- ICON ENTERTAINMENT INTERNATIONAL
- A Mel Smith Film
- Written by Tim Firth
- Produced by James Gay-Rees
- Directed by Mel Smith
the world of spectator sports, there are of course the all time
greats: Football, Rugby, Tennis, Golf and
Inspired by the story of Griff
Sanders, the self-styled John McEnroe of lawn bowling,
who received a nationwide ban from the game for excessive swearing,
BLACKBALL is the fictional story of Cliff and his Rocky-style
rise and fall from local bowls maverick to national sporting
In the sleepy seaside town
of Torquay, on The English Riviera, the game reserved
for geriatrics and pensioners is taken VERY seriously. None more
so than by the reigning champion Ray Speight (James Cromwell),
conservative and stuffy he has been Torquays home grown
hero for over 20 years
but now his title is threatened.
Cliff Starkey (Paul Kaye) a
young pretender from the wrong side of town, is daring to go
up against him. Armed with his sexy bad-boy persona, a flashy
American agent Rick (Vince Vaughn) and an army of screaming female
fans, Cliff is a fresh and exciting new sex symbol in the game.
In fact, he is fast turning Lawn Bowls into the biggest spectator
sport in England - possibly the World!!! To add insult to injury,
Cliffs biggest fan is his new girlfriend Kerry (Alice Evans)...
This hilarious and life affirming
new British comedy is a classic tale of triumph over adversity
that will quite literally bowl you over!
whole idea is silly and so is the film, it certainly raises a
smile or two, especially when you realise you're being entertained
by a film about bowls....."
- Cliff Starkey - Paul Kaye
- Trevor - Johny Vegas
- Ray Speight - James Cromwell
- Kerry Speight - Alice Evans
- Mutley (Grandad) - Bernard Cribbins
- Rick Schwartz - Vince Vaughn
- Bridget - Imelda Staunton
- Hugh the Sideburns - Ian McNeice
- Alan the Pipe - James Fleet
- Chairman Collins - Kenneth Cranham
- Giles Witton - David Ryall
Mark Little - Aussie player
- Tony Slattery - Referee
There can't have been many
films made about the noble and refined sport of bowls. Even gardening
is ahead in the 'films about what old people do' stakes, although
I'm still waiting for Alan Titchmarsh - The Movie.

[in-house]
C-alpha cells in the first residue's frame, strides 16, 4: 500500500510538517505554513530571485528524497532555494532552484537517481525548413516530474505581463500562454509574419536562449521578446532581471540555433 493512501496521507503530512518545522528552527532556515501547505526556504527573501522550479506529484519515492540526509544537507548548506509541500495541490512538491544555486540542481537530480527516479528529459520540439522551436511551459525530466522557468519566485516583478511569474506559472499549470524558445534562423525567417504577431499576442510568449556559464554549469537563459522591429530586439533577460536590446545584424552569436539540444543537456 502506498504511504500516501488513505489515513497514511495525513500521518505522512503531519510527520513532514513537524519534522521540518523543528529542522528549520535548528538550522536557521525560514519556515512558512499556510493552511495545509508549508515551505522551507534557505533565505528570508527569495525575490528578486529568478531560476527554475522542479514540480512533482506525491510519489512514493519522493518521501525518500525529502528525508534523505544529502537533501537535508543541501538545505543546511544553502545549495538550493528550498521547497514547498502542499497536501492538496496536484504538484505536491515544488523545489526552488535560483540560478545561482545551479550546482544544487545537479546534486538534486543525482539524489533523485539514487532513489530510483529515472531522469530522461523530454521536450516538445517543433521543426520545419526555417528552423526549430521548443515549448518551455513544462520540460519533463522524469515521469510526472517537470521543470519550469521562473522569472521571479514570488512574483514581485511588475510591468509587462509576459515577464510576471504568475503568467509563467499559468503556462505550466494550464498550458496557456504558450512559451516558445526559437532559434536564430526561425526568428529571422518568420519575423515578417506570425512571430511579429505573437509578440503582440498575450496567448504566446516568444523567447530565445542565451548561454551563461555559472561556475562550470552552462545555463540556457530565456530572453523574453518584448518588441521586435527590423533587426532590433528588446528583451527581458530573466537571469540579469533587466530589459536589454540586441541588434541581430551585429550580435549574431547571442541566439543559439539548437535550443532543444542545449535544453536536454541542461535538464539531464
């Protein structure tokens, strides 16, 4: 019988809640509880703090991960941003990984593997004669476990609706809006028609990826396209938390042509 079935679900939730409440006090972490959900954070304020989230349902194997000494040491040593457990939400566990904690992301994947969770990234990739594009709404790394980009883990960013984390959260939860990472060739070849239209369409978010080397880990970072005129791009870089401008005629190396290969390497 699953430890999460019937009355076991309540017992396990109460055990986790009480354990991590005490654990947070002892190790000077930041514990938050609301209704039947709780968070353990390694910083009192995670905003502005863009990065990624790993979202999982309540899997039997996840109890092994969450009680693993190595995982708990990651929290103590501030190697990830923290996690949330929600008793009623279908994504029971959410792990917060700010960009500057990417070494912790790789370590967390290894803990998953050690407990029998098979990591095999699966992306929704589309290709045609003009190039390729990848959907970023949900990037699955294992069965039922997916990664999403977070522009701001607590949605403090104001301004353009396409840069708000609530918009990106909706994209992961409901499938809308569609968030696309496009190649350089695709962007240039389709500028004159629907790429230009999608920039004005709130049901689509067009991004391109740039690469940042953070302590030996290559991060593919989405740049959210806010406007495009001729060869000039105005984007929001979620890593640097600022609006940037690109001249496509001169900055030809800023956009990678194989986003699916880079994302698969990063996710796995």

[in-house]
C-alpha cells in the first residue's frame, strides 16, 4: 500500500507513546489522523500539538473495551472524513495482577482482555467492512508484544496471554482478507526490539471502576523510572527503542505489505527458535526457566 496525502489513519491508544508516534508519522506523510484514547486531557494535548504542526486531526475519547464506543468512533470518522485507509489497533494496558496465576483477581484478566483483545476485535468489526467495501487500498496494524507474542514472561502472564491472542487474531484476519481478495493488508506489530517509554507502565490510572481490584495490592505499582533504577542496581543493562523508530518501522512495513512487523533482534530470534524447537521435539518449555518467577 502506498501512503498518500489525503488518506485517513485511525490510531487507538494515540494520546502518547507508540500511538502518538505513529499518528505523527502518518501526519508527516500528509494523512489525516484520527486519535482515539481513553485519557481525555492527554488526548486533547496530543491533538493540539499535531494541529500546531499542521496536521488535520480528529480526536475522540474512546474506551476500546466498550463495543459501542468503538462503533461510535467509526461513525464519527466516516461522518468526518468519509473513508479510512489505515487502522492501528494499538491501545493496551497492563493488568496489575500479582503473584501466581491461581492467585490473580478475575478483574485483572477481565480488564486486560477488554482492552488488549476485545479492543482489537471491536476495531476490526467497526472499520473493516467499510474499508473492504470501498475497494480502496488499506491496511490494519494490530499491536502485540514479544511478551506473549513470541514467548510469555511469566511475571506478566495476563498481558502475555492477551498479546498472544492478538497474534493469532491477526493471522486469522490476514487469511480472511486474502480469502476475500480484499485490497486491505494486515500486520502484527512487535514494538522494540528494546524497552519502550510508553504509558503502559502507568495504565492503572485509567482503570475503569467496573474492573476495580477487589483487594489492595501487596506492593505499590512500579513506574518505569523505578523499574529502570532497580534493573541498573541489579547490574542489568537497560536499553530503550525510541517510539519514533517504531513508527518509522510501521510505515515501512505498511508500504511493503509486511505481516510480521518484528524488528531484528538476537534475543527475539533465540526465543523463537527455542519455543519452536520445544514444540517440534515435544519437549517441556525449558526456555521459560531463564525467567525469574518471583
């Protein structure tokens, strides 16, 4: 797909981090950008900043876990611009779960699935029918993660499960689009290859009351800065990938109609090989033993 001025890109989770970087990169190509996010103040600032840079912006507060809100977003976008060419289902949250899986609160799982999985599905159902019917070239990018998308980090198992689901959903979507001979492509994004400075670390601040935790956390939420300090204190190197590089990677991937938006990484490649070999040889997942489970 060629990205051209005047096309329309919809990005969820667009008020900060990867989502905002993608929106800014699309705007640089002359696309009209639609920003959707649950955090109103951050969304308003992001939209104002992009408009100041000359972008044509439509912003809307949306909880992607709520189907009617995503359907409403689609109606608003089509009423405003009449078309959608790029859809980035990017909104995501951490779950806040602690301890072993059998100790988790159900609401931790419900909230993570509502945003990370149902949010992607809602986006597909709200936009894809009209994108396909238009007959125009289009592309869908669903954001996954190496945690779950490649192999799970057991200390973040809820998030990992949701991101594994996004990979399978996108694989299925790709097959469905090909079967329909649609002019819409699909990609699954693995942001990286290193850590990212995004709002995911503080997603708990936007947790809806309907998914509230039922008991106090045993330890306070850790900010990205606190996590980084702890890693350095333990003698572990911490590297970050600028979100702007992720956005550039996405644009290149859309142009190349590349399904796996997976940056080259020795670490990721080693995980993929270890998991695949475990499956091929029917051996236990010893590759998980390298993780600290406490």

Blackball is the (somewhat)
true story of Cliff Starkey - the self-modelled bad boy of bowls
- and his battle of the classes with Torquay's stuffy club champion
Ray Speight (James Cromwell). The exceptionally talented Starkey,
portrayed by the brilliant Paul Kaye (of Dennis Pennis fame),
is expelled from the club after writing "Speight is a tosser"
on a championship scorecard. The media attention surrounding
Starkey's expulsion turns him into an overnight star and the
Torquay bowls club is put under pressure to revoke his 15-year
ban in order to collect the sponsorship offered.
Torquay is a splendid location
for this over-the-top comedy in which the humour comes not from
the sport (the film-makers assume the audience has never played
bowls and the basic rules of the game are gradually explained
in various artificial-looking scenes), but from the social differences
between Starkey - a piss-poor decorator from the wrong side of
the tracks (he has to throw the local footballing kids off their
pitch in order to practise) - and conservative, well-to-do Speight.
For instance, ahead of their
championship game, Starkey swaggers onto the green accompanied
by the music from Rocky played by a brass band while Speight
and the other club members try in vain to maintain some kind
of decorum. Of course, that idea alone wouldn't be enough to
keep the whole film together, so there is a flimsy plot about
some Australian champs (one played by ex-Neighbour Mark Little)
who Starkey is desperate to defeat - an obsession that sees him
lose touch with his roots and his friends. The predictable love
interest comes when Starkey falls for Speight's daughter Kerry
(Alice Evans), but the best supporting role goes to Johnny Vegas
who plays Starkey's best mate Trevor with his usual raw, expressive
On the whole it is an enjoyable
caper, even if Blackball only touches the surface in terms of
social satire. Kaye's Starkey is an entertaining and likeable
character and the stern-faced Cromwell is the perfect foil for
his lines. The whole idea is silly and so is the film, but it
certainly raises a smile or two, especially when you realise
you're being entertained by a film about bowls.
BLACKBALL is available on DVD
Other scripts, CDs and DVDs of Tim Firth's work are available.